Fishing is a skill and requires time and effort to learn. It is a truism that 10% of the fishermen catch 90% of the fish. The advantage is that fish, being suspended in water, require less energy to produce protein than land animals making fishing more efficient than hunting.
    At the present I specialize in panfish. European methods of fishing are very productive using light lines with fluorocarbon leaders and small hooks and baits and either drop shotting with light floats or using a spinning bubble and an unweighted leader.
    Learning to read water and knowing where fish are likely to be is essential and books and articles will only teach you so much, you have to go out and do it.

  3. There is a difference is sport fishing versus survival fishing after the SHTF. By any means necessary to procure a meal will work. Whether it be using explosives, electrical, or oxygen depletion chemicals. Gill nets are light to carry and can catch a lot of panfish. Remind your son that it is called Fishing and not Catching for a reason….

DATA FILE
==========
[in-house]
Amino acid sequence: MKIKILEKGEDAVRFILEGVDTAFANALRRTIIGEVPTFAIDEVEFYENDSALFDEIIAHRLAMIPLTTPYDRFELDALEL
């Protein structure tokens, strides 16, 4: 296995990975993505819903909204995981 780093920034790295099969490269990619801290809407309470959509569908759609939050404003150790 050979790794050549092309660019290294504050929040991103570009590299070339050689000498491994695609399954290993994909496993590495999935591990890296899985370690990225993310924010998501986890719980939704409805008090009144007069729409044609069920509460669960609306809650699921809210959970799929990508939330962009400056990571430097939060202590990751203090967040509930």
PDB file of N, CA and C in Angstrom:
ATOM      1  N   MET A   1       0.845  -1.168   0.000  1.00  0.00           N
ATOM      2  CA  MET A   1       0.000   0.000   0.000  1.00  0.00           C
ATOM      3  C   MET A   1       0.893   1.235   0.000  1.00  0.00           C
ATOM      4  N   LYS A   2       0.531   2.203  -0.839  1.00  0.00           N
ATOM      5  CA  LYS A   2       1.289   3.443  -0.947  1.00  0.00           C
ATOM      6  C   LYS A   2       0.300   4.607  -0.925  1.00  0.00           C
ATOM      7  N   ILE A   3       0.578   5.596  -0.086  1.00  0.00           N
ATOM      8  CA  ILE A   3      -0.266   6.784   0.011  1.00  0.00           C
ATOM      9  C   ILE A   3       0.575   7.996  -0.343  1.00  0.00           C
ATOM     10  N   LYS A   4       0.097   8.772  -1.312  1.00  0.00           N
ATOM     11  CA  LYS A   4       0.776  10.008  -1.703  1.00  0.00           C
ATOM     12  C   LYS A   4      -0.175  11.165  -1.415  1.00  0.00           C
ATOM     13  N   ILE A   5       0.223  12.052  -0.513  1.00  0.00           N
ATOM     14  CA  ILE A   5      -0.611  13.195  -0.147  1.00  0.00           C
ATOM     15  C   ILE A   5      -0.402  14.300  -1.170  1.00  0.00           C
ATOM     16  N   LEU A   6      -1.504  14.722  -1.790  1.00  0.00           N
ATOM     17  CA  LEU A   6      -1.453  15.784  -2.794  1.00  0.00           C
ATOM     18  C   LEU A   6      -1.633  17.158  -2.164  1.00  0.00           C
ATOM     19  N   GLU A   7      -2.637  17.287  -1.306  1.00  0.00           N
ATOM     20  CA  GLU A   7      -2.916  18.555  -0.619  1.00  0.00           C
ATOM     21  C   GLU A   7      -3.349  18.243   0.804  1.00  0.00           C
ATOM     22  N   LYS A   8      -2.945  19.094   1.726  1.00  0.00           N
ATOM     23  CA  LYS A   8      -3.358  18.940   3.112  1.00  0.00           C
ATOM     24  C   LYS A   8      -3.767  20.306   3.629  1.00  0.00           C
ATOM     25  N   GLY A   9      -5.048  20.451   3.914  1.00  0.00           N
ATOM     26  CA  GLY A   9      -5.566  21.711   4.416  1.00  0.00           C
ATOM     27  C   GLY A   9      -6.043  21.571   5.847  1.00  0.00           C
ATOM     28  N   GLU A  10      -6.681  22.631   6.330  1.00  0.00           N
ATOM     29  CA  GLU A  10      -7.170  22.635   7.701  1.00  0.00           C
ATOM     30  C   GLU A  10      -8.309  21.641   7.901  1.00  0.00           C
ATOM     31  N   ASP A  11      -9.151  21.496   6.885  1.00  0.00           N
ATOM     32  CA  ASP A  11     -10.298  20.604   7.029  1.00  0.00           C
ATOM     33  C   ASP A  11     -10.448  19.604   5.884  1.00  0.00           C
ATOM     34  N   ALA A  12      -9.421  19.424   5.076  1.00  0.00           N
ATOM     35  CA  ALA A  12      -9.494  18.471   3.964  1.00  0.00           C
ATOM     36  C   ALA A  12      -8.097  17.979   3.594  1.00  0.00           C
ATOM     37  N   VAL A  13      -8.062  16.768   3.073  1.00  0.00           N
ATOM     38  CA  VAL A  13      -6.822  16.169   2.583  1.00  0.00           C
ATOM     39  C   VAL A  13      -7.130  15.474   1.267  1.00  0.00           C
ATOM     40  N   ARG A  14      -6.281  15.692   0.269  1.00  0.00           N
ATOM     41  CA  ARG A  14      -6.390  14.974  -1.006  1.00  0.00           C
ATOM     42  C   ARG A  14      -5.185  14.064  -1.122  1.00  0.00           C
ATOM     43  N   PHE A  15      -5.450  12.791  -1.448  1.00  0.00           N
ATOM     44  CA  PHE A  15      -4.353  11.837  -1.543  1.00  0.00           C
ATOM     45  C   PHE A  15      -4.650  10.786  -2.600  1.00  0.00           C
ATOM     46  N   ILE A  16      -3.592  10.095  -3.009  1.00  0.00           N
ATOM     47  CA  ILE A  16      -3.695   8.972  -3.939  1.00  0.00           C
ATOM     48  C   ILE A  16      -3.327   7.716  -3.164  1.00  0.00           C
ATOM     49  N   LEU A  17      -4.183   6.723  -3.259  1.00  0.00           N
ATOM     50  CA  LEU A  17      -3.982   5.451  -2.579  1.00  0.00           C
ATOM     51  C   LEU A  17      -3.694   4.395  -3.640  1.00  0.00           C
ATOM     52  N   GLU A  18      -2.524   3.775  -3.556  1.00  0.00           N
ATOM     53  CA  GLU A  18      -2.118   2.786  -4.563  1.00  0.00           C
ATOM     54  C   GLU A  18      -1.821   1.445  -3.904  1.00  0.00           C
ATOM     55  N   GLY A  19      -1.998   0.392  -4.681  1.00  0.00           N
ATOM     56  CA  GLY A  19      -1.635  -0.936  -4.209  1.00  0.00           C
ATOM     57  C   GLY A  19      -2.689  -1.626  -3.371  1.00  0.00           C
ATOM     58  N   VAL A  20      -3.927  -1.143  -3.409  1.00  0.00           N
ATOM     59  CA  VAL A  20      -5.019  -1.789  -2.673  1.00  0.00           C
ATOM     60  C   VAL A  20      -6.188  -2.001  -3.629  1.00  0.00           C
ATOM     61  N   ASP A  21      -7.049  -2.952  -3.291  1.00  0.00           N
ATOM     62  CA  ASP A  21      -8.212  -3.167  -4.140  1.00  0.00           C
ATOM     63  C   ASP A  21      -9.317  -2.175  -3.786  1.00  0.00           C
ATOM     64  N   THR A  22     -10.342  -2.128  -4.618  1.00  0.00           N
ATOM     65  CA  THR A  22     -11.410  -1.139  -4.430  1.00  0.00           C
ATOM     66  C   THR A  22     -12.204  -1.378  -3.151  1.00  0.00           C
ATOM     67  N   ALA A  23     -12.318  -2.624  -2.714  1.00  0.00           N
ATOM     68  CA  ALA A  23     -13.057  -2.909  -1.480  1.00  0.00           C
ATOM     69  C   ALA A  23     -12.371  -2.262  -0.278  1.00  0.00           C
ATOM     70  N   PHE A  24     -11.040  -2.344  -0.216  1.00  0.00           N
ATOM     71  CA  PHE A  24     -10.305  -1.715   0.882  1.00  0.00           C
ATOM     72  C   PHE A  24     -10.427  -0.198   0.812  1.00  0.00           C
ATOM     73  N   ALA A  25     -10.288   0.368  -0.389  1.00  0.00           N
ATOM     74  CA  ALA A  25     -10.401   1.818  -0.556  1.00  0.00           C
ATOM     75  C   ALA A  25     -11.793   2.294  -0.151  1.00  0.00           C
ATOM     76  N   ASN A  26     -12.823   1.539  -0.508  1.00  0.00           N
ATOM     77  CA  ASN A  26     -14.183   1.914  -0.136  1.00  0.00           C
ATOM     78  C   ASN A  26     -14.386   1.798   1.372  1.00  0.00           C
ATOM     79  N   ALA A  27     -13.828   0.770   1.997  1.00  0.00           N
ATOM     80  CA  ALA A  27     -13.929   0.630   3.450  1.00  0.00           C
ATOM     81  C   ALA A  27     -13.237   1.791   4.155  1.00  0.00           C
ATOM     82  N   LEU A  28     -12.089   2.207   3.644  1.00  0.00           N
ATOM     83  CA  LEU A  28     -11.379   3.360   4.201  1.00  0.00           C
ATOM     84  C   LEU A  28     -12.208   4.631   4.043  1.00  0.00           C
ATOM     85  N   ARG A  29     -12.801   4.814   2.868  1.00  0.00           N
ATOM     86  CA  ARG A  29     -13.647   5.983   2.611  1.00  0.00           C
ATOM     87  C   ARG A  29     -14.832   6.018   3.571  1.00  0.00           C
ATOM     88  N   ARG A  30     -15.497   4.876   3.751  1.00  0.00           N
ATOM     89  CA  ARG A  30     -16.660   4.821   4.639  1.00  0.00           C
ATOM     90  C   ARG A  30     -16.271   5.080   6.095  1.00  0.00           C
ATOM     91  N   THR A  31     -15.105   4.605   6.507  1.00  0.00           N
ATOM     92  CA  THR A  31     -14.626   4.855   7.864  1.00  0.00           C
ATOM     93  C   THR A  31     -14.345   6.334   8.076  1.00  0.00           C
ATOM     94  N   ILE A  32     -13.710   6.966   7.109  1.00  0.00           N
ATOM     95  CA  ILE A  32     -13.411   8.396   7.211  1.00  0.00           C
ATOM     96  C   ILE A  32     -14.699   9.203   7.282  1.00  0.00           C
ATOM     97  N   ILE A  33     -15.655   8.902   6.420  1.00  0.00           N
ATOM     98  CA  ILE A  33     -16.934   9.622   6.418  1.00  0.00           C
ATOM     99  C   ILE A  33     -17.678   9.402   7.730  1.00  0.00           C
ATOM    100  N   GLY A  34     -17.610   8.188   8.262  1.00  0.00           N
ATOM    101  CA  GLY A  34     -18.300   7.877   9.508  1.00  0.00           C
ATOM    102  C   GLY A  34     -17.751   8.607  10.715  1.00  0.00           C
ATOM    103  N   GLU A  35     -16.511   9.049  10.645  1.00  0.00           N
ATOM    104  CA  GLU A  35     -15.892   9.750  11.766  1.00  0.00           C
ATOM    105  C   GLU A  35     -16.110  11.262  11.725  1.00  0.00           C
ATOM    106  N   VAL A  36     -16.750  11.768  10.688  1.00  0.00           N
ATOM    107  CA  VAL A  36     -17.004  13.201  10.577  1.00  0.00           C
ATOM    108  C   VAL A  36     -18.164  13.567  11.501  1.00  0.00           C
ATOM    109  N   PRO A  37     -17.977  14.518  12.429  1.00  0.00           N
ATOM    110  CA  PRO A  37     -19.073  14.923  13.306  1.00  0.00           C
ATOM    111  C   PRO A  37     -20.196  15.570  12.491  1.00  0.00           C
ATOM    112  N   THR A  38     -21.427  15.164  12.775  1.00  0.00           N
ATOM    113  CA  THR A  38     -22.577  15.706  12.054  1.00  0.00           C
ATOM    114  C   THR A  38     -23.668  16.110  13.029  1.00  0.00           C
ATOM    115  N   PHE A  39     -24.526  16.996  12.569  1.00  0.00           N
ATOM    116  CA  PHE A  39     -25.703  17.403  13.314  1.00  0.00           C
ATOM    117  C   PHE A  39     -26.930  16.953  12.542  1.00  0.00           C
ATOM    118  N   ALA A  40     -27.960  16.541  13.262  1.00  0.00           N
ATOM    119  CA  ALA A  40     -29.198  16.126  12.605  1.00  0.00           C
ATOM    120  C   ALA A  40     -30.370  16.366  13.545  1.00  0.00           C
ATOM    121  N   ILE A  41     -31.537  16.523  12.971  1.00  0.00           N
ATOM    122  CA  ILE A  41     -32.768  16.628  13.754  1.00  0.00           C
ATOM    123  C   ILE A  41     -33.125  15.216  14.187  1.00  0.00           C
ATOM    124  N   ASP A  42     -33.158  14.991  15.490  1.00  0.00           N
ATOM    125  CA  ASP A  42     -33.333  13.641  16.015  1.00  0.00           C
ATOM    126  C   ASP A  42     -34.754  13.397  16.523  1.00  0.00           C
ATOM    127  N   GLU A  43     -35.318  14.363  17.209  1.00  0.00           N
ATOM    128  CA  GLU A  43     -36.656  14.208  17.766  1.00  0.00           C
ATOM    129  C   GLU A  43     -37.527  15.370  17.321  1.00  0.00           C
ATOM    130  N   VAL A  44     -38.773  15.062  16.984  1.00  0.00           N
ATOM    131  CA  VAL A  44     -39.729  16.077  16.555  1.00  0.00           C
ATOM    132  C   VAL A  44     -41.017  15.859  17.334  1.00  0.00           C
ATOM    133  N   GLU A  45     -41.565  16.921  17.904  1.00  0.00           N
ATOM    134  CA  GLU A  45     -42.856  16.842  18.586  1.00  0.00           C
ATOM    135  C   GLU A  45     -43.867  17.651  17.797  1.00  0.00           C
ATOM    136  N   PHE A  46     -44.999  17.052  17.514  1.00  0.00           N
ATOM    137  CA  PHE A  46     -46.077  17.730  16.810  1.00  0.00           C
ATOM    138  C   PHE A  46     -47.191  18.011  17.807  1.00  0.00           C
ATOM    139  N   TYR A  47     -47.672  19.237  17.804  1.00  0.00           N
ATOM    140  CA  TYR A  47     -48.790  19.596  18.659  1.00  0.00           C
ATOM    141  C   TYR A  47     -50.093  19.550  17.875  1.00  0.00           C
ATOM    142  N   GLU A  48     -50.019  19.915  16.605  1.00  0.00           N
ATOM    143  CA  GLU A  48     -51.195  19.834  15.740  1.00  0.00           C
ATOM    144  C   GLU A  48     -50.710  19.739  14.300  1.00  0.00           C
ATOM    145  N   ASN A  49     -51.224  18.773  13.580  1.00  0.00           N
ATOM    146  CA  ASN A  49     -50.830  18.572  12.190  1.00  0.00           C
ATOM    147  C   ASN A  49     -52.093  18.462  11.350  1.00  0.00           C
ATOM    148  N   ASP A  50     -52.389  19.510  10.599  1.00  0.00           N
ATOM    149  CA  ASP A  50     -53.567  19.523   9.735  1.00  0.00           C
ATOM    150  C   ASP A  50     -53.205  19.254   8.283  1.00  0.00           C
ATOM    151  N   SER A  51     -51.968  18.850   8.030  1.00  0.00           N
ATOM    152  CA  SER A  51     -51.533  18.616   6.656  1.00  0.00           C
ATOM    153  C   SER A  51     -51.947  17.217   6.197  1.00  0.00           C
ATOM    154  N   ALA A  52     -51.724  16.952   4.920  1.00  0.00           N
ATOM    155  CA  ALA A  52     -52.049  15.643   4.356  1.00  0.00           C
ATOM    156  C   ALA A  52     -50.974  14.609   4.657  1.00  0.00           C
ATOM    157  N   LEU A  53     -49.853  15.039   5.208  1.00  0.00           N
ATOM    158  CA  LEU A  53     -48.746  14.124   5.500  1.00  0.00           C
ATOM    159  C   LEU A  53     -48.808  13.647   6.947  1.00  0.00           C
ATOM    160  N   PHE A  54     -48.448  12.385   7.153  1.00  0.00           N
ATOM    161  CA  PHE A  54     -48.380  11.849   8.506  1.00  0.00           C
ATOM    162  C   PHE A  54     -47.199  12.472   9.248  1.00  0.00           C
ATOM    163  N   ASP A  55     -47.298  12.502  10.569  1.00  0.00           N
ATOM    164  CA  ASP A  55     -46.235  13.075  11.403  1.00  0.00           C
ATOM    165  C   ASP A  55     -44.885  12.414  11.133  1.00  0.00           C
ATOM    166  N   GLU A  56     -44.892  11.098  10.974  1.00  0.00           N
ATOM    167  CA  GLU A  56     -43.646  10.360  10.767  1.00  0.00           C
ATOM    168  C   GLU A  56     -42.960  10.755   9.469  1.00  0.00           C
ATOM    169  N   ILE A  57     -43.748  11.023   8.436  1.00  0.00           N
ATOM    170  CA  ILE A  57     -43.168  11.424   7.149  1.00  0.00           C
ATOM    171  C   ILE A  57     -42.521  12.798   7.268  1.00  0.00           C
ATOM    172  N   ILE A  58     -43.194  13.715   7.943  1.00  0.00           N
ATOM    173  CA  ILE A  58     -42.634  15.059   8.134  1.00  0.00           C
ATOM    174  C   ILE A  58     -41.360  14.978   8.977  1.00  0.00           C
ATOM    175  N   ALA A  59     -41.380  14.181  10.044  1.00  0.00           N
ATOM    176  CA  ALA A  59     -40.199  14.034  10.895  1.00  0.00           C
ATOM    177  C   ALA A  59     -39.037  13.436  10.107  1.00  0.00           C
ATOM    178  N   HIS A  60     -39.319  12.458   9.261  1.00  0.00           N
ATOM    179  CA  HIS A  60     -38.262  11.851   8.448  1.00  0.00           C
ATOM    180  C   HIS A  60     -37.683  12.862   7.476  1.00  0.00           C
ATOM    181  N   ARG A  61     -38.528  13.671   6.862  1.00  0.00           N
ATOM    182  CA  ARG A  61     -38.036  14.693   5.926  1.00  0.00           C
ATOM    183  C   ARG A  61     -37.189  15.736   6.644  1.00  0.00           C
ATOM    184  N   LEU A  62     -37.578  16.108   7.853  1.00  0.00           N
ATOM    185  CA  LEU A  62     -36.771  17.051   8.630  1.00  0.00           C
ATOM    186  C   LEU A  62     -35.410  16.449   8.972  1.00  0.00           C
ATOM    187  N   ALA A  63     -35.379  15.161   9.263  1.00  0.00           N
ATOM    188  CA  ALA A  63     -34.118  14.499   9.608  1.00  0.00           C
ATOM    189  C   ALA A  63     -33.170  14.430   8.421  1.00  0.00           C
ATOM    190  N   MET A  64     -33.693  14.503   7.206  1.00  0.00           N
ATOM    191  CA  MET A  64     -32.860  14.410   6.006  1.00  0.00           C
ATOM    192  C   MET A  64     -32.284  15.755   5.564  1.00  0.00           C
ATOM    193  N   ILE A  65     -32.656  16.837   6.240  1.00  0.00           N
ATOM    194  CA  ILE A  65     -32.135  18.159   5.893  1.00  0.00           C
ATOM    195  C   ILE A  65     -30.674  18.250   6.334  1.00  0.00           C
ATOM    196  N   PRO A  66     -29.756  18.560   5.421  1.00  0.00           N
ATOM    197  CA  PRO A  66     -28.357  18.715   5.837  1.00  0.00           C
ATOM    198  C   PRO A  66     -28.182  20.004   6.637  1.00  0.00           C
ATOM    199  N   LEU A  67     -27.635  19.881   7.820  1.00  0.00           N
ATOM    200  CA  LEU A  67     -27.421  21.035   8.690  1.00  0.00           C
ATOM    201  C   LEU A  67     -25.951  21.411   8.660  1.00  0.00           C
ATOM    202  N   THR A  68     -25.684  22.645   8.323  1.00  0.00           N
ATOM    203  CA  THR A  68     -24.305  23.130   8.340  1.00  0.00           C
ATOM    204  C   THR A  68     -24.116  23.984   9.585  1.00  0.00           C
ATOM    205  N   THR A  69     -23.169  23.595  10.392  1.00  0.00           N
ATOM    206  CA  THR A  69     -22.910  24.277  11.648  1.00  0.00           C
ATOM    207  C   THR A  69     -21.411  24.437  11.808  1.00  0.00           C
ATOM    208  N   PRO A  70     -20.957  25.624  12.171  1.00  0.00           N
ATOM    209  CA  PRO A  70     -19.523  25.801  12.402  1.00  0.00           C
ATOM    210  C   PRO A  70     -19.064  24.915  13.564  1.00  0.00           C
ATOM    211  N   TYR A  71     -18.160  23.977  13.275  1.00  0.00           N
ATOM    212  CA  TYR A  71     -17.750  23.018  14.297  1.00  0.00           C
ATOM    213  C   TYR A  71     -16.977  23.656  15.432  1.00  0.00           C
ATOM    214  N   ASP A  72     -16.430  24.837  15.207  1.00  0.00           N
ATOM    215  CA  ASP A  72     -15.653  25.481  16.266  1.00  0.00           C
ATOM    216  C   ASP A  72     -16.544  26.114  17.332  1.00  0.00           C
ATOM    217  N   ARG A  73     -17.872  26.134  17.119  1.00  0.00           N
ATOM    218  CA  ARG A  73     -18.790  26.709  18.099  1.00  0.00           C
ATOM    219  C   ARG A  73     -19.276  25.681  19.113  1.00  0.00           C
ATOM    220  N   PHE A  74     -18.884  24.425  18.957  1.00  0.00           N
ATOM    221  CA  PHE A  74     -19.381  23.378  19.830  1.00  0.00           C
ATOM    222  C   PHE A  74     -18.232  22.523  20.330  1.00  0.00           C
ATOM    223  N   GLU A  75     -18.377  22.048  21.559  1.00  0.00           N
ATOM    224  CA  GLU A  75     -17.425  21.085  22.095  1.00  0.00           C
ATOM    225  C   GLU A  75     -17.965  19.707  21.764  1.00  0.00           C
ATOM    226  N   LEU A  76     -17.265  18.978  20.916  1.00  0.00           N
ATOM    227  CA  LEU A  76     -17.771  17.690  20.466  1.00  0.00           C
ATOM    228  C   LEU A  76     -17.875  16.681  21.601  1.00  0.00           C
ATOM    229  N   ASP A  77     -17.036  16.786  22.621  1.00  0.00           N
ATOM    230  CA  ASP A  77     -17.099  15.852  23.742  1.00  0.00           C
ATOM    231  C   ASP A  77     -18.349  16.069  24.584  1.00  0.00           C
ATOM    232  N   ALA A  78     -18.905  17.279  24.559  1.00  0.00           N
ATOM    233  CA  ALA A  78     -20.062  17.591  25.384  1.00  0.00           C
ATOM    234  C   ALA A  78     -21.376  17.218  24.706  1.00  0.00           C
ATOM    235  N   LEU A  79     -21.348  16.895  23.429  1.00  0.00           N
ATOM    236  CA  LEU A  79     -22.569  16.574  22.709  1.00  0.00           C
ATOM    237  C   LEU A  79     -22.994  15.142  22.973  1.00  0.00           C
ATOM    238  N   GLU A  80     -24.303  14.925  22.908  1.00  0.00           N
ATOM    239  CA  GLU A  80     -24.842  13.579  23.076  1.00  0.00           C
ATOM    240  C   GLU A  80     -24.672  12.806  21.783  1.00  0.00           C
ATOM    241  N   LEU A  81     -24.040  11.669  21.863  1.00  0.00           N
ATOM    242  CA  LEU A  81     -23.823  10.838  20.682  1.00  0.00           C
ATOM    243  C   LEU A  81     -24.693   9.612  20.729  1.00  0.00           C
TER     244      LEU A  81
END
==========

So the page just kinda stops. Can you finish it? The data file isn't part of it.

4. Ever wonder for what purpose fishing lures are designed? To catch fish, you respond. Nay, they are designed first and foremost to catch that dollar in your pocket. If they do indeed happen to catch fish then they are all the more worthwhile.


  5. MC,

    Hunting for the pot is the same as fishing for the survival meal. One hunts at night with NVG, and hunts over salt, etc. All of the good sportsman rules are set aside. Like the snare, gill nets are one of the all time great survival tools (if you live in a region with copious water and not the southwest of the US). My BoB has both gill net and snares.

    I have a property in an area with both water and black walnut trees. I remember when young, watching my father throw hundreds of black walnut husks (the green to black material surrounding the hull) into a very slow moving pool of water. To my amazement some time later, fish floated up and he waded in an gathered them by hand. Dad cautioned me that this was a ‘how to live off of the land demonstration, and not recreational fishing. That was 50 some odd years ago and I remember the lesson today quite clearly.

    Proper knowledge is more useful than tools in your kit, but proper tools do make things easier.


  6. You might want to try your hand at fly fishing so getting some flies is good. And a boat of some kind. Also, for a new fisherman, some troutbait.

Leave a Reply

Your email address will not be published.